As drought patterns continue through most of the country, particularly impacting the Great Plains and Southwest, aquifers have suffered a noticeable decline in water levels. The Ogallala Aquifer, which provides drinking water for a large portion of the Great Plains, isn’t the only aquifer suffering.
In south-central Texas, the Edwards Aquifer has been cut by more than a third. Covering an area about 160 miles long from east to west and 80 miles from north to south, the aquifer supports the water needs of nearly 2 million people. The water level at a key indicator well reached the Stage 3 drought level in June, resulting in a 35% reduction in withdrawals.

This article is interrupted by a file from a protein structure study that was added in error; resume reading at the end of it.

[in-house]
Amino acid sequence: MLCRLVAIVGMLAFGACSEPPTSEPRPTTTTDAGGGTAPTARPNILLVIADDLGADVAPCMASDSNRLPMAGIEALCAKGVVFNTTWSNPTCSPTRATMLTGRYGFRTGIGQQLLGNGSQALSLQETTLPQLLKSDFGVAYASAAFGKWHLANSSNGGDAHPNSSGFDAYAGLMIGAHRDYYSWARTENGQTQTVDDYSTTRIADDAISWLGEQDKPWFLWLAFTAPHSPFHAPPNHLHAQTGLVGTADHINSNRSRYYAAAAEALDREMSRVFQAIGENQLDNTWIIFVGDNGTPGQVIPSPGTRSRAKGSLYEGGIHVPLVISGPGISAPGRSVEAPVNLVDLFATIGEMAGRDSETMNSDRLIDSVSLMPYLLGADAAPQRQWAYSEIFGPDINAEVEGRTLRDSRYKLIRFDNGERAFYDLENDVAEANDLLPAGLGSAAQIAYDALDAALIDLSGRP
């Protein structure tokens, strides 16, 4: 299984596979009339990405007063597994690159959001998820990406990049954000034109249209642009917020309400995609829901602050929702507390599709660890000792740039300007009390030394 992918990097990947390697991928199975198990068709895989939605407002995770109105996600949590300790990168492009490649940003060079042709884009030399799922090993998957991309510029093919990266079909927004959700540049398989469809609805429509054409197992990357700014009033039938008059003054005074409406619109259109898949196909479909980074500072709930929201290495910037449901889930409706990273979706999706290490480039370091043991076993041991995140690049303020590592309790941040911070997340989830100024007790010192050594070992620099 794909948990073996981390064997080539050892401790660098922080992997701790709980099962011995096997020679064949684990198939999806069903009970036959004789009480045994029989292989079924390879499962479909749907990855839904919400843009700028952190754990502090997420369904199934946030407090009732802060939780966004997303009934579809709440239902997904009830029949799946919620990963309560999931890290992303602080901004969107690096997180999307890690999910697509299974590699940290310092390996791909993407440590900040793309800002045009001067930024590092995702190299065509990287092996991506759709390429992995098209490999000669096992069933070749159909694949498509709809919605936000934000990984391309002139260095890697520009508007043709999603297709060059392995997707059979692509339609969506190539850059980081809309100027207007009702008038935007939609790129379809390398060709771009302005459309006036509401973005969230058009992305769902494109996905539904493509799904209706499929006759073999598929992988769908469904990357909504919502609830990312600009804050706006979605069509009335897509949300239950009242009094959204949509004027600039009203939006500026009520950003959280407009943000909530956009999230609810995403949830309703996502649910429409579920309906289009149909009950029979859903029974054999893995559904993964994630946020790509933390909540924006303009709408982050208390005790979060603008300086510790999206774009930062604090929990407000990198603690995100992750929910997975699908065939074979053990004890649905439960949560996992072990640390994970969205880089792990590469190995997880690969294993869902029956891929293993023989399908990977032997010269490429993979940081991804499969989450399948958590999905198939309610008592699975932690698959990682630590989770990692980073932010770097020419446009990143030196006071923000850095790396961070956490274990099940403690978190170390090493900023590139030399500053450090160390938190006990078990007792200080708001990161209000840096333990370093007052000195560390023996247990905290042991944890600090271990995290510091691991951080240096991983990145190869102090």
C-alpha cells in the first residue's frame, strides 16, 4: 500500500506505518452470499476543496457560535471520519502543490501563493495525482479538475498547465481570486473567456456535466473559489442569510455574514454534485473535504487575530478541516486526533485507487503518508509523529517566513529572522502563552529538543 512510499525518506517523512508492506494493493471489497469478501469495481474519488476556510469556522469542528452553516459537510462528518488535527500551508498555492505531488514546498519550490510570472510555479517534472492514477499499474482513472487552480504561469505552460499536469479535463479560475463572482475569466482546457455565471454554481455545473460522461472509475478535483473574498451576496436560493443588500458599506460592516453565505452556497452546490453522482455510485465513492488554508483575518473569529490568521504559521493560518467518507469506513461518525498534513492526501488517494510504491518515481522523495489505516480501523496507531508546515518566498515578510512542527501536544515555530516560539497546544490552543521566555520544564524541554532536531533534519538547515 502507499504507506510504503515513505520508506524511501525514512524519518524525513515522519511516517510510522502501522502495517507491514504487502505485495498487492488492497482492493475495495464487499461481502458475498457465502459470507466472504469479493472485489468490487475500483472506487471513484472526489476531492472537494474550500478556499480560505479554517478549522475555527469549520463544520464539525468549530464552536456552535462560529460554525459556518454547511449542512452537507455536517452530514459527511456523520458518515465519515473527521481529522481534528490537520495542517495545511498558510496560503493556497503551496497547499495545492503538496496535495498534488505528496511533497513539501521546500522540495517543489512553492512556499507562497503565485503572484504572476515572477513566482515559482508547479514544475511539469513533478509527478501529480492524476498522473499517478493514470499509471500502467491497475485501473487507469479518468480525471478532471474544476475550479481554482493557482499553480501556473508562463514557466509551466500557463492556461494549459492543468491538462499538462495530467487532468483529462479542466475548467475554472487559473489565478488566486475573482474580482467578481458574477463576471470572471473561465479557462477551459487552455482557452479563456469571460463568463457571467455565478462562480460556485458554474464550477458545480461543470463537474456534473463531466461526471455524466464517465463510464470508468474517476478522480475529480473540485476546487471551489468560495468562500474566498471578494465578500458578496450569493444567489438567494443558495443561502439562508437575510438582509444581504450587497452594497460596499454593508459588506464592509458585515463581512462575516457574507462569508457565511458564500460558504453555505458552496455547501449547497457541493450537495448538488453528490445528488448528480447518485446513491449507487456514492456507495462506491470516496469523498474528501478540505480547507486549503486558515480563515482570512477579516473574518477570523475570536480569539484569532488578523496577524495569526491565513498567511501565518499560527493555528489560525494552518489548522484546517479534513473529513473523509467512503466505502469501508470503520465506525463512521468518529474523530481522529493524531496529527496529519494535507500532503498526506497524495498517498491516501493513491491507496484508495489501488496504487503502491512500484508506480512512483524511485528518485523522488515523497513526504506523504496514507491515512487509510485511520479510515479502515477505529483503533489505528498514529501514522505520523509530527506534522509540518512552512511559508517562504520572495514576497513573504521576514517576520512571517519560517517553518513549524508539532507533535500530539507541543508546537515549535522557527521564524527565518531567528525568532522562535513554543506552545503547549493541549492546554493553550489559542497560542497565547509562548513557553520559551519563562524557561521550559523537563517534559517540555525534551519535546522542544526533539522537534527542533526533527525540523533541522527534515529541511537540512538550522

And long-range forecasts don’t offer much optimism for an improvement in water levels. Drought is expected to continue for all but far-western Texas this winter.
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